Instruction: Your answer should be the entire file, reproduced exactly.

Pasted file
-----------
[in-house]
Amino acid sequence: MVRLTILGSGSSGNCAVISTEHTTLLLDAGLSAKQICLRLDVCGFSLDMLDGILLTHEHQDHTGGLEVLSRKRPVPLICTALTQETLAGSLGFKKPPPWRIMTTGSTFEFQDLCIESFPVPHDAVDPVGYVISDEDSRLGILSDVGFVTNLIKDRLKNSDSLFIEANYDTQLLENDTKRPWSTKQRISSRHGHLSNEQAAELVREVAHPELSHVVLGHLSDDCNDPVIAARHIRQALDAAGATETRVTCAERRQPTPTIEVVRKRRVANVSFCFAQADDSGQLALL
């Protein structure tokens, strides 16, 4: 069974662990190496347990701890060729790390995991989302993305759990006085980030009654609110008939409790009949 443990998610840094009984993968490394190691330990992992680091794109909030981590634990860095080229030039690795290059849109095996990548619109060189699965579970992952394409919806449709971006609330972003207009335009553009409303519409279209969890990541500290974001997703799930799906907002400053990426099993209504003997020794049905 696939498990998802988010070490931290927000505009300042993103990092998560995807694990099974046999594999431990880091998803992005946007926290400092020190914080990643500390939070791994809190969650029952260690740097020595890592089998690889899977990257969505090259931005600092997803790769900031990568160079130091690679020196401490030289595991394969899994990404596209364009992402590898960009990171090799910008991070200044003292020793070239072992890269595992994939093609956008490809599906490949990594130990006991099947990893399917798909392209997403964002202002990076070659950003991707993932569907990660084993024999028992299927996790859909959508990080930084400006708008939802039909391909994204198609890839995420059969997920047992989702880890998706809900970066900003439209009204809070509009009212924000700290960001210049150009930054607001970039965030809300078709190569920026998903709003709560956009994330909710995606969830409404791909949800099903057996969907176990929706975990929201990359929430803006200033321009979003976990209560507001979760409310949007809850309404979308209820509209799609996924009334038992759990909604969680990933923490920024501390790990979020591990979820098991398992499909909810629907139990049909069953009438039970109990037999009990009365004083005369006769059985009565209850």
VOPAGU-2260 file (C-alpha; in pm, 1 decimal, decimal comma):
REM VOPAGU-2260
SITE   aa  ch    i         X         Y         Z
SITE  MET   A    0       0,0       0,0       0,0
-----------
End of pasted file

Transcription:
[in-house]
Amino acid sequence: MVRLTILGSGSSGNCAVISTEHTTLLLDAGLSAKQICLRLDVCGFSLDMLDGILLTHEHQDHTGGLEVLSRKRPVPLICTALTQETLAGSLGFKKPPPWRIMTTGSTFEFQDLCIESFPVPHDAVDPVGYVISDEDSRLGILSDVGFVTNLIKDRLKNSDSLFIEANYDTQLLENDTKRPWSTKQRISSRHGHLSNEQAAELVREVAHPELSHVVLGHLSDDCNDPVIAARHIRQALDAAGATETRVTCAERRQPTPTIEVVRKRRVANVSFCFAQADDSGQLALL
């Protein structure tokens, strides 16, 4: 069974662990190496347990701890060729790390995991989302993305759990006085980030009654609110008939409790009949 443990998610840094009984993968490394190691330990992992680091794109909030981590634990860095080229030039690795290059849109095996990548619109060189699965579970992952394409919806449709971006609330972003207009335009553009409303519409279209969890990541500290974001997703799930799906907002400053990426099993209504003997020794049905 696939498990998802988010070490931290927000505009300042993103990092998560995807694990099974046999594999431990880091998803992005946007926290400092020190914080990643500390939070791994809190969650029952260690740097020595890592089998690889899977990257969505090259931005600092997803790769900031990568160079130091690679020196401490030289595991394969899994990404596209364009992402590898960009990171090799910008991070200044003292020793070239072992890269595992994939093609956008490809599906490949990594130990006991099947990893399917798909392209997403964002202002990076070659950003991707993932569907990660084993024999028992299927996790859909959508990080930084400006708008939802039909391909994204198609890839995420059969997920047992989702880890998706809900970066900003439209009204809070509009009212924000700290960001210049150009930054607001970039965030809300078709190569920026998903709003709560956009994330909710995606969830409404791909949800099903057996969907176990929706975990929201990359929430803006200033321009979003976990209560507001979760409310949007809850309404979308209820509209799609996924009334038992759990909604969680990933923490920024501390790990979020591990979820098991398992499909909810629907139990049909069953009438039970109990037999009990009365004083005369006769059985009565209850």
VOPAGU-2260 file (C-alpha; in pm, 1 decimal, decimal comma):
REM VOPAGU-2260
SITE   aa  ch    i         X         Y         Z
SITE  MET   A    0       0,0       0,0       0,0